A final thought – I have spent a lot of time thinking about what could cause wage setting behavior to follow inflation, and identified two risks. The first is that labor constraints in expanding sectors are significant and reaching a critical point. Dean Baker points us to a New York Times article on the labor shortage in Iowa, and Baker notes that the obvious solution to the shortage is to pay higher wages. The second risk is a policy response to discontent among the electorate. In April, Paul Krugman wrote (italics added).
A major reason we’re feeling so down now is that for working Americans the boom never did come back. Job creation in the post-2001 recovery was pathetic by Clinton-era standards; wages barely kept up with inflation. Instead, corporate profits and the incomes of a tiny elite surged — sucking up so much of the economy’s growth that only crumbs were left for everyone else….
Some of the causes of poor economic performance since 2000 are probably beyond any administration’s control. Raw materials were cheap in the 1990s, but in the years ahead the rise of China and other emerging economies will place increasing pressure on world supplies of oil, copper and so on, no matter what the next president does.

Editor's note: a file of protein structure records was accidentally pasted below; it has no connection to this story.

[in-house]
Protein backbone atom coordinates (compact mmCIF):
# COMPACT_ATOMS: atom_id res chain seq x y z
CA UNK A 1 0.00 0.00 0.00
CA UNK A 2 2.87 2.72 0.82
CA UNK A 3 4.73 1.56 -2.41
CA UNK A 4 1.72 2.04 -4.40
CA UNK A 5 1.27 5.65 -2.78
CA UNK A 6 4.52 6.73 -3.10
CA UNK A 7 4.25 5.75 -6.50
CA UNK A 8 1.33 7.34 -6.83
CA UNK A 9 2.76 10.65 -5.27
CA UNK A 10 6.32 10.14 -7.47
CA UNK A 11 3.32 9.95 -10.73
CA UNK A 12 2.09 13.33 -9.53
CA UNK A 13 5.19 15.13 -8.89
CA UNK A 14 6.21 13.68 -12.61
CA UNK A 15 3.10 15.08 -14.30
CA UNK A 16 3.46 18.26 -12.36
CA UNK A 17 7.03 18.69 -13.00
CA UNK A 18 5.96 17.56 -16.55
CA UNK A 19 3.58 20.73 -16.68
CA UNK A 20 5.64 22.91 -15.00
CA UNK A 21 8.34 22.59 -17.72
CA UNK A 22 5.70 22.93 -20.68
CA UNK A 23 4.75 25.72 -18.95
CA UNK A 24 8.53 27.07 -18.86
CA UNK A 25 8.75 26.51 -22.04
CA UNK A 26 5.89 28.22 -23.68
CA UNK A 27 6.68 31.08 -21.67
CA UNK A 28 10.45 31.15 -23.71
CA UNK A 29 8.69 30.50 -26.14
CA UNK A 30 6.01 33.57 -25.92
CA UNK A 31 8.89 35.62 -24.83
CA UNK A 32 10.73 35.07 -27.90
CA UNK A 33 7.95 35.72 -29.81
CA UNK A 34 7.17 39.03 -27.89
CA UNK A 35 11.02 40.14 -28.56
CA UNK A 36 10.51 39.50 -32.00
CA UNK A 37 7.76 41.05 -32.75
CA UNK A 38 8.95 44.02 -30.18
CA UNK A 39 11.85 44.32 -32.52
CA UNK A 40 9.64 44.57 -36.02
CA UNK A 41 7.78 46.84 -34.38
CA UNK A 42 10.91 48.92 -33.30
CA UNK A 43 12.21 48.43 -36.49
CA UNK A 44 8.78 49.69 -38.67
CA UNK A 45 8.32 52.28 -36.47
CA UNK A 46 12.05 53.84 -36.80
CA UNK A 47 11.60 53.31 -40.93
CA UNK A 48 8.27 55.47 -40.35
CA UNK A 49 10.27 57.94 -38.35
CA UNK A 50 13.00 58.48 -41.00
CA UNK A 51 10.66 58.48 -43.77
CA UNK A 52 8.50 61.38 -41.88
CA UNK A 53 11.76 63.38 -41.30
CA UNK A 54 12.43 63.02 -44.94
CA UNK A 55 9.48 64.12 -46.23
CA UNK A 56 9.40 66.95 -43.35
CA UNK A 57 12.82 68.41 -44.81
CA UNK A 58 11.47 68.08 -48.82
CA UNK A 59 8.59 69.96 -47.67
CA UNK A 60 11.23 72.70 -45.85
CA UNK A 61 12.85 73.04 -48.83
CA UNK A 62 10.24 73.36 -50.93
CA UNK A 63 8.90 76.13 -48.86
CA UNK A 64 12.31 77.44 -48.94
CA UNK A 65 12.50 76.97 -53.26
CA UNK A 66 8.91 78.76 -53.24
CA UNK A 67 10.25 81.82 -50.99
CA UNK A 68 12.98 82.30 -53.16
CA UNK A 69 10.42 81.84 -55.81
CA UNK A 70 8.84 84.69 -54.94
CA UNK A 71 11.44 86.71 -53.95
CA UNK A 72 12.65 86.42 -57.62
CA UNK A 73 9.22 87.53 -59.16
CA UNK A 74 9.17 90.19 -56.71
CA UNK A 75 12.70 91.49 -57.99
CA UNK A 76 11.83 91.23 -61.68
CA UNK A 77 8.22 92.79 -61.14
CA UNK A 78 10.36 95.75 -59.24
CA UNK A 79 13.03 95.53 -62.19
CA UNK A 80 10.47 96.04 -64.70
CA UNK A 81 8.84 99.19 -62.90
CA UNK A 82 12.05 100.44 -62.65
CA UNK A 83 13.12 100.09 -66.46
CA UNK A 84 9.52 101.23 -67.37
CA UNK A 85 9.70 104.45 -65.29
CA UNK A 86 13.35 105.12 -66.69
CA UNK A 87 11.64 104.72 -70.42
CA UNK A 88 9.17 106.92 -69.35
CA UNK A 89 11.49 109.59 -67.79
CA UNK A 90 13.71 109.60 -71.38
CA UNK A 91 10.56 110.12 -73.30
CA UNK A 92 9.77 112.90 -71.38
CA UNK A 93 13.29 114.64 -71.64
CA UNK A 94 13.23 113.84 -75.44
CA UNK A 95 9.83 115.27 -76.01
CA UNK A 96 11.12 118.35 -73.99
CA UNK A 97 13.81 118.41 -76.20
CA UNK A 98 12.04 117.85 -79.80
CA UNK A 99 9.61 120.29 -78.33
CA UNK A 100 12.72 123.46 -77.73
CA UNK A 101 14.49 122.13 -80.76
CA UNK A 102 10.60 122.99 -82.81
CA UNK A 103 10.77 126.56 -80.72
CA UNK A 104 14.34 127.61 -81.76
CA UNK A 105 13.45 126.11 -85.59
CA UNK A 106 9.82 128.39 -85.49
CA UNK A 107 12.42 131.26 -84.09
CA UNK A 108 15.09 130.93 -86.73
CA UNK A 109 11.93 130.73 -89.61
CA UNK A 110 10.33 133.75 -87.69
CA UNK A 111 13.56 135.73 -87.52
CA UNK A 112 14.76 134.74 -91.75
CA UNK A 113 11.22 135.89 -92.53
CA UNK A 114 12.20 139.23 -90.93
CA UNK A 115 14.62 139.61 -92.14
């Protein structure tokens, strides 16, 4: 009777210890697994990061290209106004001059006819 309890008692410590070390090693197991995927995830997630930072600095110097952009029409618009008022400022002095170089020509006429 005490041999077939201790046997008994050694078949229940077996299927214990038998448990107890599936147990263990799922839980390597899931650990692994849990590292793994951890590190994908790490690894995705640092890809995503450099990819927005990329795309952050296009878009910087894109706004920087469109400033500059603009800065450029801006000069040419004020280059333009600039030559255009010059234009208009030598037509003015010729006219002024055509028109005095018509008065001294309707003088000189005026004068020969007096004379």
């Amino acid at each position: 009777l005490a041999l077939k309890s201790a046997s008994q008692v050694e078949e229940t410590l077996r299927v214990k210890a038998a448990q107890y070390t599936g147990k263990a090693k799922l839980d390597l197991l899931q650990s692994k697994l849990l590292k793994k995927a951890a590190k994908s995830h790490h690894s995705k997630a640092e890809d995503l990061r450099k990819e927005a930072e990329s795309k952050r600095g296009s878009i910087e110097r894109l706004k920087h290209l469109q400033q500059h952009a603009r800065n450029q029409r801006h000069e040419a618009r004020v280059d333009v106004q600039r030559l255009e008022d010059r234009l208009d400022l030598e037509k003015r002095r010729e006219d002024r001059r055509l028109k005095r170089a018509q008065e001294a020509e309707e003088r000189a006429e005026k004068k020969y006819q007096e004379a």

But reinvigorated regulation could help restore confidence to the financial system. A return to pro-labor policies could help raise real wages...
Funny thing is it appears if we want to pursue Krugman’s policy of real wage acceleration, we will have to push up wages to compensate for the recent acceleration in wages, which sounds an awful lot like embedding higher inflation expectations into wage expectations. I imagine it would be something of a delicate task to shift compensation power to labor while convincing firms not to respond to that shift by hiking prices. The risk is that guaranteeing against a 1970’s repeat requires accepting a lower standard of living for the many Americans who have already seen virtually no gains since 2000, and this will become increasingly politically unpalatable in the months ahead. I am at a loss to see the expenditure switching policies that smoothly redistribute income (profits to wages) with out boosting aggregate demand in an environment that is already potentially inflationary. Suggestions?